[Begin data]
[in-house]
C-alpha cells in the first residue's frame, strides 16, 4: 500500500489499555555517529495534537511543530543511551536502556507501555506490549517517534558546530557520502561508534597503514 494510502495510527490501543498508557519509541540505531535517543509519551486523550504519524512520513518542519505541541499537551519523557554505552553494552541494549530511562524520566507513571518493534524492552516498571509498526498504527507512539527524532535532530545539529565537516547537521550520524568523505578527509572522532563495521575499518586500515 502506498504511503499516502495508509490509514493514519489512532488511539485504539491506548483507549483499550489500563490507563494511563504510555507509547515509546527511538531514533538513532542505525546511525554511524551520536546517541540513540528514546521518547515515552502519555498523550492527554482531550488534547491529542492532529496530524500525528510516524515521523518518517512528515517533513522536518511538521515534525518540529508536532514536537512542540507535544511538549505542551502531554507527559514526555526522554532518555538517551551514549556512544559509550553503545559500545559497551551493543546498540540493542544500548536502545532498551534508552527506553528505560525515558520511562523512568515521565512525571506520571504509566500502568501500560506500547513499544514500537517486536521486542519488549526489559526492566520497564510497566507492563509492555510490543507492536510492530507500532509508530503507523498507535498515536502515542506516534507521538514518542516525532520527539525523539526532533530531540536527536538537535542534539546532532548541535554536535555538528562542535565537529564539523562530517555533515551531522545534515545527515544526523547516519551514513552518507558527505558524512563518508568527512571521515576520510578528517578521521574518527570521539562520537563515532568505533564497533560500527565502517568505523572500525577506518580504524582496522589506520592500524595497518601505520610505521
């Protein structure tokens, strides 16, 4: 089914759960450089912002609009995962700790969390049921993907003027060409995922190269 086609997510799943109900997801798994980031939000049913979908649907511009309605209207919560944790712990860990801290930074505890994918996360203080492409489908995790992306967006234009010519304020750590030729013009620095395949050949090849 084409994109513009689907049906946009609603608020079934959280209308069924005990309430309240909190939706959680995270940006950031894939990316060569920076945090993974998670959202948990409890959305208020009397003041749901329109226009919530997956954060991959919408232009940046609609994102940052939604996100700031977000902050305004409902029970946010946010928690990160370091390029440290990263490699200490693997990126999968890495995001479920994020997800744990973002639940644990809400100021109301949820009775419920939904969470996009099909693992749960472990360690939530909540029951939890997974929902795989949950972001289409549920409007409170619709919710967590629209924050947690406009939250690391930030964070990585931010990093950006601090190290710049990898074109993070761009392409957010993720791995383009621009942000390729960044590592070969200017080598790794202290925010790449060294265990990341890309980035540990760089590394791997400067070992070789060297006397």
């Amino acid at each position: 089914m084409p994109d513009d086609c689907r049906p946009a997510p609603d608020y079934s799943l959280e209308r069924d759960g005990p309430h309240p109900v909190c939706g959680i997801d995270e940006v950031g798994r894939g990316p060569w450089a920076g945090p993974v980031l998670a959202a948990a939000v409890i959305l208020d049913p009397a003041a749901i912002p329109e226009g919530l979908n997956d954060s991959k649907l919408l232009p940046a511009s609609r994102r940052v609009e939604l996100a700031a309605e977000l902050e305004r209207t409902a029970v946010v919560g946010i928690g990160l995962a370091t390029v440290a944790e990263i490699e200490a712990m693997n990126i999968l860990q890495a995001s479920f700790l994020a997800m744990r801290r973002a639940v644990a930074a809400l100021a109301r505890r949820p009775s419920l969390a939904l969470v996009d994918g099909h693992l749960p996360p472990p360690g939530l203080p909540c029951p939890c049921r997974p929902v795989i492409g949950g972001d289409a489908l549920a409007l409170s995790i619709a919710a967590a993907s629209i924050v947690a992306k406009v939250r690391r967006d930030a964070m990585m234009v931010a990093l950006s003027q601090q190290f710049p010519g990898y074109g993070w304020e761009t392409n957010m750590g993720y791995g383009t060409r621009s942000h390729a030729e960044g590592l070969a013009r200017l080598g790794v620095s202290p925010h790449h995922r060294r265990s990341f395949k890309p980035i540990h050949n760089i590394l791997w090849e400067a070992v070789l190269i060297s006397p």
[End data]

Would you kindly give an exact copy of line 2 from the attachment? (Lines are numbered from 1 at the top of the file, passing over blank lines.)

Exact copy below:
C-alpha cells in the first residue's frame, strides 16, 4: 500500500489499555555517529495534537511543530543511551536502556507501555506490549517517534558546530557520502561508534597503514 494510502495510527490501543498508557519509541540505531535517543509519551486523550504519524512520513518542519505541541499537551519523557554505552553494552541494549530511562524520566507513571518493534524492552516498571509498526498504527507512539527524532535532530545539529565537516547537521550520524568523505578527509572522532563495521575499518586500515 502506498504511503499516502495508509490509514493514519489512532488511539485504539491506548483507549483499550489500563490507563494511563504510555507509547515509546527511538531514533538513532542505525546511525554511524551520536546517541540513540528514546521518547515515552502519555498523550492527554482531550488534547491529542492532529496530524500525528510516524515521523518518517512528515517533513522536518511538521515534525518540529508536532514536537512542540507535544511538549505542551502531554507527559514526555526522554532518555538517551551514549556512544559509550553503545559500545559497551551493543546498540540493542544500548536502545532498551534508552527506553528505560525515558520511562523512568515521565512525571506520571504509566500502568501500560506500547513499544514500537517486536521486542519488549526489559526492566520497564510497566507492563509492555510490543507492536510492530507500532509508530503507523498507535498515536502515542506516534507521538514518542516525532520527539525523539526532533530531540536527536538537535542534539546532532548541535554536535555538528562542535565537529564539523562530517555533515551531522545534515545527515544526523547516519551514513552518507558527505558524512563518508568527512571521515576520510578528517578521521574518527570521539562520537563515532568505533564497533560500527565502517568505523572500525577506518580504524582496522589506520592500524595497518601505520610505521